When will Canada see Trudeau's promised foreign policy wins?

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When will Canada see Trudeau's promised foreign policy wins?

OpinionWhen will Canada see Trudeau's promised foreign policy wins?We're now 14 months out from the next federal election, and the Trudeau government has yet to secure a major win for Canada on the world stage.

It didn't have to be this way. There would have been no shame in Trudeau shifting in response to Trump

"Canada is back," Trudeau mugged for the world's cameras at the signing of the Paris Accord in 2015. "We're Canadian," Trudeau told the U.N. General Assembly the following year, "and we're here to help." (Sean Kilpatrick/Canadian Press)

We're now 14 months out from the next federal election, and the Trudeau government has yet to secure a major win for Canada on the world stage.

Sure , there's been lots of talk about progressive ideals and the empowerment of women, but precious little evidence those ideals are taking root around the world with Canada's help. It's a poor return considering the global rapture that greeted Prime Minister Justin Trudeau's election.

"Canada is back," Trudeau mugged for the world's cameras at the signing of the Paris Accord on climate change, the month after his win over Stephen Harper. "We're Canadian," Trudeau told the U.N. General Assembly the following year, "and we're here to help." But help how, doing what? The vague Liberal platform promises on "leadership in the world" have vanished like weak farts in a strong breeze.

Yes, the Liberals have kept Canada's free trade deals with Europe (CETA) and ten other Pacific nations (CPTPP) on the rails after some serious wobbles, but the vision and most of the work there was done under the previous Conservative government. In fact, it was Trudeau's mistimed intervention at the 2017 APEC Summit that held up the revised Pacific trade accord. And now the Italians are even grumbling about CETA.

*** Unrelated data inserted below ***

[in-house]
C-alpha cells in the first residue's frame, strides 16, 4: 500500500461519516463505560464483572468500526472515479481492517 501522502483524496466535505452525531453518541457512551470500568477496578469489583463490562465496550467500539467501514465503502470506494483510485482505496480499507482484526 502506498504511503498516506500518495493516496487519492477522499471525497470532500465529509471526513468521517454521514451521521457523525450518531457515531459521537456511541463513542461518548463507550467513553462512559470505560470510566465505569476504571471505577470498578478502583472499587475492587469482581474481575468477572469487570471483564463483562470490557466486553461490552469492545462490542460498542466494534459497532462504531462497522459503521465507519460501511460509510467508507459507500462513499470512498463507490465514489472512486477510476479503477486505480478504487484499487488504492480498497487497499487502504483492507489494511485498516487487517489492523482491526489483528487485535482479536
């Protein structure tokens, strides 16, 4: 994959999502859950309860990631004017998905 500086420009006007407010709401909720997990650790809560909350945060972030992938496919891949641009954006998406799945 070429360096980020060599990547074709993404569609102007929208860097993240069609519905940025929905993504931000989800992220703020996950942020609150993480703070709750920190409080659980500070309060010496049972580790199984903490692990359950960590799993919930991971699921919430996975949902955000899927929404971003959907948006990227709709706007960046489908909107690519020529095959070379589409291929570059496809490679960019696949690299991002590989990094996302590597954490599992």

More of the same

True, Canada does have its smaller-than-expected peacekeeping mission to Mali, a beefed-up NATO mission to the Baltics and a reprofiled force in Iraq. But these are initiatives that fall into the bucket of "par for Canada's course" â€" not transformative or imaginative foreign policy.

It turns out that unshackling the Global Affairs bureaucracy doesn't give Canada all that much pull. At least not when it isn't given anything more than a slogan as guidance. It's been so poor, only a fool would now bet on Canada receiving the temporary U.N. Security Council seat for which it has been campaigning. Perhaps that's why the government has stopped yapping about it.

The one true moment of diplomatic derring-do under the current government was the recent evacuation of the White Helmets from Syria, a stirring moment of diplomacy for which Canada should be proud.

But contrast these achievements with Harper's full-court press on free trade (where he signed several new and improved agreements), multi-billion dollar maternal health initiative, G-20 leadership during the global economic crisis and success in getting Russian President Vladimir Putin tossed from the G-8, and the Trudeau return looks even smaller still.

Trudeau seemed to think his considerable charm and celebrity could mollify Trump in the early days of his presidency. (Christinne Muschi/Reuters)